With 29 players left in camp and two preseason games remaining, every shift will count for those trying to make San Jose’s final 23-man roster – especially those on defense.
“You want to play as many games as possible because the more games you play, the more opportunities you have to show the coaches what you’ve got,” rookie defenseman Derek Joslin said. “I think the coaches know each and every one of us and what we bring to the table and it’s just going to come down to consistency and playing within the system.”
Joslin is vying for one of the openings on the blueline. Veterans Dan Boyle
, Rob Blake, Marc-Edouard Vlasic
, Douglas Murray
and Kent Huskins will open the regular season on Oct. 1 in Colorado. Assuming Head Coach Todd McLellan keeps seven D-men, that leaves five fighting for two NHL spots: Joslin and fellow rookies Joe Callahan, Jason Demers
and Mike Moore
and veteran Mathieu Dandenault.
Each brings a unique skill set to the Sharks. Dandenault could even make the team as a forward who could play defense when necessary.
Of the other four, Callahan has the most National Hockey League experience. Last year, he skated in 18 games for the New York Islanders and had two assists. Callahan, who played college hockey at Yale, brings size (6-foot-3, 215 pounds). While he lacks in NHL experience, he’s got the size, age (26) and professional experience (five American Hockey League seasons).
Joslin is right behind in NHL experience, having skating in 12 games for San Jose last year. Joslin may have fewer NHL games, but those games were played within the Sharks system and he has a season of McLellan’s teaching under his belt.
“Being able to play those games last year and being able to learn the system was important,” Joslin said. “Playing with some of these guys like Blake and Boyle, it’s helped me a lot this year being able to jump in the center of lines and drills. So, it’s helped me tremendously and I’m just using that to my advantage.”
Moore, like Callahan, is an Ivy Leaguer who played at Princeton. In 76 games with San Jose’s top development affiliate in Worcester last year. During that time, he earned a reputation as one of the hardest open-ice hitters in the AHL.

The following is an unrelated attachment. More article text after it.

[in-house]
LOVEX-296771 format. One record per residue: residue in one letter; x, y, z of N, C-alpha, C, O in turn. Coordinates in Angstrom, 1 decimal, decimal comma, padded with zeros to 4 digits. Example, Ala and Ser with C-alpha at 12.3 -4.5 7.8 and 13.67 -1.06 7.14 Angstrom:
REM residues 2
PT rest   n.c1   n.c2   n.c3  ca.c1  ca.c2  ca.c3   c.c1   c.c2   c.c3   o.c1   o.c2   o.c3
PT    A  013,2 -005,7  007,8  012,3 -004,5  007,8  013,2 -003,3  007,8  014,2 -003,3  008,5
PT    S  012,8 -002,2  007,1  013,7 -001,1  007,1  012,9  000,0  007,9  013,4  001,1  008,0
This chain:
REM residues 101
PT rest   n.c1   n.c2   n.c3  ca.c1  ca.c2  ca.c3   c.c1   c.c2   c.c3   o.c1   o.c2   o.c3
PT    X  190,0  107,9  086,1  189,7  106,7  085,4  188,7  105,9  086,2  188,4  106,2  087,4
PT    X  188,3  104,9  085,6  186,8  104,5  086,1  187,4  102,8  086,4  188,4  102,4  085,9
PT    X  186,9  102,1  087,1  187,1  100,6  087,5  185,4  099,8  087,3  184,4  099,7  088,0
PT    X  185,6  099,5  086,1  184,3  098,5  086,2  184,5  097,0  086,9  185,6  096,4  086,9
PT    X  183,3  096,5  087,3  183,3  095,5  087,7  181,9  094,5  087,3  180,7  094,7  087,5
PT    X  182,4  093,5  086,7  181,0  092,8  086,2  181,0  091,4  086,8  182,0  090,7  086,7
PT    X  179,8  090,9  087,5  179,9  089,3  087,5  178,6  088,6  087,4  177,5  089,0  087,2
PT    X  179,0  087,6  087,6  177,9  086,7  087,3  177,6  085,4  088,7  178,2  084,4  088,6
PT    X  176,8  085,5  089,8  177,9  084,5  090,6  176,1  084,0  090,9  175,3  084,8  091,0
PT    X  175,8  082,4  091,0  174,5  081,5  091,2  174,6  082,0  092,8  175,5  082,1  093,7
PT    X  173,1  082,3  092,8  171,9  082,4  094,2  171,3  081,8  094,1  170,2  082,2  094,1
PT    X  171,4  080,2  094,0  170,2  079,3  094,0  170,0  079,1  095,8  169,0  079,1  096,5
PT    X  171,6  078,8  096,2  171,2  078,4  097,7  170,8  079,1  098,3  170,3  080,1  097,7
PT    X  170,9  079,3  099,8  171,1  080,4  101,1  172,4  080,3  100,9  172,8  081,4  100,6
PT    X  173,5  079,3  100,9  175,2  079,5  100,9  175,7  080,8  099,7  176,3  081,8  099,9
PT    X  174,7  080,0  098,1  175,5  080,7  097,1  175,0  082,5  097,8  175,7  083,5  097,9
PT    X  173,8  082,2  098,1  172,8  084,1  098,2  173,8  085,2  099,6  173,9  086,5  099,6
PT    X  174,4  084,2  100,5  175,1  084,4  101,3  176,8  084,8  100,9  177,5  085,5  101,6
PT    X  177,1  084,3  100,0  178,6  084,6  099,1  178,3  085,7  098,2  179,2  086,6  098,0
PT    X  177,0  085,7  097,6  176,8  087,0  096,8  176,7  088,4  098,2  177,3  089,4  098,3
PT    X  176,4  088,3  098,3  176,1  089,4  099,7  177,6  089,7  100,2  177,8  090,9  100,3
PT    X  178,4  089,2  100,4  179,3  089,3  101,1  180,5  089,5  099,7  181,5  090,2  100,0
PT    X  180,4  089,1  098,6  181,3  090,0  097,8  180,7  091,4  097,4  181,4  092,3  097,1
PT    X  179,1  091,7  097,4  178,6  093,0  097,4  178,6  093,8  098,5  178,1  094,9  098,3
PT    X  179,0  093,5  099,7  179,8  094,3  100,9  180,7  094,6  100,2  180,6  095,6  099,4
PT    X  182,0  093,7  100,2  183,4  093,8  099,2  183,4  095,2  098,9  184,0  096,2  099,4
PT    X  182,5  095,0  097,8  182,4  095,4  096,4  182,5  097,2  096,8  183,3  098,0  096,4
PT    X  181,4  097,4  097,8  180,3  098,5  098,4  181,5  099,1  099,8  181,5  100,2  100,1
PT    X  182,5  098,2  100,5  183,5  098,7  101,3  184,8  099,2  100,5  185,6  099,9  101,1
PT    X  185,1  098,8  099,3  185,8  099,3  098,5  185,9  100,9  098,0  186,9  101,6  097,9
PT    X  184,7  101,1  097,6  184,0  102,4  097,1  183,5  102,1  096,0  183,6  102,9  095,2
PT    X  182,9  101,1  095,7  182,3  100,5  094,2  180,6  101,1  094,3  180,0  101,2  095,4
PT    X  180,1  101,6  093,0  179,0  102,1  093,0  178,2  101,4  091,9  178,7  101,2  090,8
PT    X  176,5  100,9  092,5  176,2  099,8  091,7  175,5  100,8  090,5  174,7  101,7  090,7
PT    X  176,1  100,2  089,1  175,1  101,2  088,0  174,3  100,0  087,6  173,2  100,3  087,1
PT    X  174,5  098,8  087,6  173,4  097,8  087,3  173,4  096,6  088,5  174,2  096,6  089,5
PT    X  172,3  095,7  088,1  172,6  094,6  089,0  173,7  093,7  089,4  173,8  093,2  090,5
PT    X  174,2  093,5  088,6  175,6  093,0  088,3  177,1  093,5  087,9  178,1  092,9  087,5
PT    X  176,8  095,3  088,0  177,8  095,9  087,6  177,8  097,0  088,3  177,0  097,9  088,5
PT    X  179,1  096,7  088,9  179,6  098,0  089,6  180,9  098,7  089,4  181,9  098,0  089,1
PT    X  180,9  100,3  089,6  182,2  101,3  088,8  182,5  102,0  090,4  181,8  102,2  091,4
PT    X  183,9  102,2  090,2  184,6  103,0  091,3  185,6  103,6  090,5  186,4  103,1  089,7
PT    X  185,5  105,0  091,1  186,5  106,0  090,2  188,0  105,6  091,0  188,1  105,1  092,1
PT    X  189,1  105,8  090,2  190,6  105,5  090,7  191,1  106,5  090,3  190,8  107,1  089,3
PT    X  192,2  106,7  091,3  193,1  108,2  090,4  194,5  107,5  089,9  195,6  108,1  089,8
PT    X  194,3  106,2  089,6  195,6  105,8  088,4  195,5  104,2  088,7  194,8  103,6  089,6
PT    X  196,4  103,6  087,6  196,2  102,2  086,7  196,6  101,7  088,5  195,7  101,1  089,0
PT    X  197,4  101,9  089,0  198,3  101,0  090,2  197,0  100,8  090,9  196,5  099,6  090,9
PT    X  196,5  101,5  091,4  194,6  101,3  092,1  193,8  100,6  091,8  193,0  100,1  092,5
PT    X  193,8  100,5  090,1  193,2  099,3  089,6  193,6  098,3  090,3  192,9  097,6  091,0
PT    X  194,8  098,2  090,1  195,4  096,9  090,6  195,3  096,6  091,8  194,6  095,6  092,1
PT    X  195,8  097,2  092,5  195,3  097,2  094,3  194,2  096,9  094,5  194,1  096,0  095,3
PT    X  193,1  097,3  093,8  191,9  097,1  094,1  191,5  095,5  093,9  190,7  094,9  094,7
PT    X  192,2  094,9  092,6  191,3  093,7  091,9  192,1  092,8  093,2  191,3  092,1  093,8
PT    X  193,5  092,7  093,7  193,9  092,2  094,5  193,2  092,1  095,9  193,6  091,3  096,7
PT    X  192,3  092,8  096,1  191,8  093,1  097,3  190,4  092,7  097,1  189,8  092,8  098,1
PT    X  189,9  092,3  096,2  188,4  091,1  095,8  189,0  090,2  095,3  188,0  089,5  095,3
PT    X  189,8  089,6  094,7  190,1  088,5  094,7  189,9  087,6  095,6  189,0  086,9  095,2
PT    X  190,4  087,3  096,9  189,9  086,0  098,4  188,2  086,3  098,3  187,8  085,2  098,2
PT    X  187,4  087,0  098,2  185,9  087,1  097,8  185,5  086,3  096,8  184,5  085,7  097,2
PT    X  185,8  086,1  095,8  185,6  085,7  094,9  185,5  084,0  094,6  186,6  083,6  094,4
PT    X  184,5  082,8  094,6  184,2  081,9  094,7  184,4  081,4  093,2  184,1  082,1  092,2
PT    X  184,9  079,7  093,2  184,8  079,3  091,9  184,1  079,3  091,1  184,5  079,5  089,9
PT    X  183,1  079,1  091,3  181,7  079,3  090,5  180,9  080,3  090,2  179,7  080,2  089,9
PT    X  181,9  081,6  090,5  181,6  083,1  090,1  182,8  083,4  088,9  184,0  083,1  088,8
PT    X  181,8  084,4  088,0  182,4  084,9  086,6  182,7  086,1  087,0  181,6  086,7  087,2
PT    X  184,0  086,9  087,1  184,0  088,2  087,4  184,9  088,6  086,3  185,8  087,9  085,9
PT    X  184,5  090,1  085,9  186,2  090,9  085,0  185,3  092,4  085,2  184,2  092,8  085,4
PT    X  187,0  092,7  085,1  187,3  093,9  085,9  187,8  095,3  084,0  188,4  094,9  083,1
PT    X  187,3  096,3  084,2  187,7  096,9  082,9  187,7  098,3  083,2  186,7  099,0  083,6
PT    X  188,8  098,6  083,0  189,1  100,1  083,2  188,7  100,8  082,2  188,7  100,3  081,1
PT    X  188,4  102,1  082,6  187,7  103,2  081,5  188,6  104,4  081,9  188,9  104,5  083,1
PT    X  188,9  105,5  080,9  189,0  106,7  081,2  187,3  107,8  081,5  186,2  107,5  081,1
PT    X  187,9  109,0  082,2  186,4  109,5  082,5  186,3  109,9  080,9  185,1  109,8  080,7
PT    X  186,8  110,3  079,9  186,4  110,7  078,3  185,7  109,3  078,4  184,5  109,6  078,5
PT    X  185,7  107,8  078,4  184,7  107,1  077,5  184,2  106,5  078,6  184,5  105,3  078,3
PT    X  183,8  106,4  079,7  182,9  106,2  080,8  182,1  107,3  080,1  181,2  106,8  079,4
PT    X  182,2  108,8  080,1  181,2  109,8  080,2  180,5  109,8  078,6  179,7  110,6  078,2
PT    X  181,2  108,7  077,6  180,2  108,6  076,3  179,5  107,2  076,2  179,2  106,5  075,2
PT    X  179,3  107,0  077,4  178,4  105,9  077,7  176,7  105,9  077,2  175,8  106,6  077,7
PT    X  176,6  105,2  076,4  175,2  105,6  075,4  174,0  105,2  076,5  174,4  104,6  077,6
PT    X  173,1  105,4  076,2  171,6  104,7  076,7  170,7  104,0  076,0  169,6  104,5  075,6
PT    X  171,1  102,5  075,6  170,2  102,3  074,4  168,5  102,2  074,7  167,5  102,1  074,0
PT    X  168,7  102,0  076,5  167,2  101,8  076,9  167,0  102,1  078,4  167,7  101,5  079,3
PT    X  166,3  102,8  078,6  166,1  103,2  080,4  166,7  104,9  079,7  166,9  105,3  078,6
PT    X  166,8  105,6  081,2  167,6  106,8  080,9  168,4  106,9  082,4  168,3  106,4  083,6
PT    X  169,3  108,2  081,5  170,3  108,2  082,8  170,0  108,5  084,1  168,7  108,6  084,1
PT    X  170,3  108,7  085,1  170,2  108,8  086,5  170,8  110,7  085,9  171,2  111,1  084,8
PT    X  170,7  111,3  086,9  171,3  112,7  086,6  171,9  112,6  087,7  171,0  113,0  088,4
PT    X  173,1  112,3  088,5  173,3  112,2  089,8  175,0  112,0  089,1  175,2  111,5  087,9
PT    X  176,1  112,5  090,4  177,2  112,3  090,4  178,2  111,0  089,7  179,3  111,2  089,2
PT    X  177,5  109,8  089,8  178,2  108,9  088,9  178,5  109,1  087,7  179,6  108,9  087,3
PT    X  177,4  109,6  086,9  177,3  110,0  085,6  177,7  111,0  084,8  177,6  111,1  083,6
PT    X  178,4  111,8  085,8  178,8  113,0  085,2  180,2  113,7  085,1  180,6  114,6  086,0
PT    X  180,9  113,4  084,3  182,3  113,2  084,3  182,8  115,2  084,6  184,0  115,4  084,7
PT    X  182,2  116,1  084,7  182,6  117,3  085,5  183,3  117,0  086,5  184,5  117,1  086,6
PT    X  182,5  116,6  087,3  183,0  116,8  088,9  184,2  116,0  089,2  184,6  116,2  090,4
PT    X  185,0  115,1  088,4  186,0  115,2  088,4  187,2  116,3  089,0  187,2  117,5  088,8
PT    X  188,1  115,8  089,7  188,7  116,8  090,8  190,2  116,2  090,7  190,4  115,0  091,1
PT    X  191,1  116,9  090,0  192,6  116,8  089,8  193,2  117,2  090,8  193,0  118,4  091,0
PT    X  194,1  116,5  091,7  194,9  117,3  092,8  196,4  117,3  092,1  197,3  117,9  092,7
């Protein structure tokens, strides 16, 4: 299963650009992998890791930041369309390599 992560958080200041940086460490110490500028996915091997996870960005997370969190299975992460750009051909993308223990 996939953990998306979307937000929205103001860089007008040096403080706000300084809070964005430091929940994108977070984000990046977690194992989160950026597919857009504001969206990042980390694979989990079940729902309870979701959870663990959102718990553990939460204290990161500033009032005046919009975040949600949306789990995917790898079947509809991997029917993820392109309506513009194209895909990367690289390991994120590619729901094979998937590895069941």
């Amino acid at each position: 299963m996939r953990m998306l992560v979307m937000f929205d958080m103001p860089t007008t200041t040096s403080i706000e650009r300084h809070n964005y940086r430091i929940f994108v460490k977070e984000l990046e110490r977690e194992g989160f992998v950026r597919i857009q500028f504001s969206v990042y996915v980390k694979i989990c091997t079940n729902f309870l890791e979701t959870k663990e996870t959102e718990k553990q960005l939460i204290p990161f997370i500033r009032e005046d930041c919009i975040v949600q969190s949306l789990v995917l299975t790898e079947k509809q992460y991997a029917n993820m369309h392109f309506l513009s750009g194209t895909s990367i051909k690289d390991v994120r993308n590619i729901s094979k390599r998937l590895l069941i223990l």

Demers also played in Worcester last year, skating in 78 games and posting 33 points (two goals and 31 assists). Along with Moore, he spent some time in San Jose and helped Worcester reach the Calder Cup Playoffs. Demers may be the least known of those fighting for a roster spot, but he’s still in San Jose and doing something to catch the attention of the coaching staff.
One major transaction helped everyone’s chances: the pre-training camp trade that sent veterans Christian Ehrhoff and Brad Lukowich to Vancouver. That meant two roster spots became available.
Now with a week left before the regular season begins, these four rookies know they’ve got a chance.
“I think you go in every year hoping and thinking in your own mind, ‘I am going to make the team,’” Callahan said. “You stick around as long as you can every year. So, I want to stick around as long as I can and want to be here all year.”
The players have put themselves in a prime position, but they realize the work is only getting more difficult.
“The later you stay, the harder it gets, but that’s what the season is and that’s what hockey is,” Callahan said. “You’re never safe no matter where you are or who you are. Guys like myself come in and push other guys for jobs and I think the further camp goes, the more you want it. But the more you want it, the harder you have to work to stay.”
As the oldest of the group, Callahan can look just down his row see an example of a player who made his mark later than most.
“I’ve played six full seasons in the American League and am going to be 27 at beginning of the season here,” Callahan said. “That’s what’s so great about hockey. A guy like Boyle, he fought his way here and now he’s probably the best offensive defenseman in the game. It doesn’t matter who you are or how much experience you have. You’ve got to prove to everyone that you’re the guy and that’s what we are all trying to do.”
On the flip side, the younger players can look at Marc-Edouard Vlasic
and see that the Sharks will keep the player who can help the club the most, no matter whether they are a teenager or a 10-year pro.
For the blueline hopefuls, the Sharks final two preseason games may be the most important game they play this year.
The Sharks play hosts to Anaheim in their last home preseason game tomorrow night at 7:30.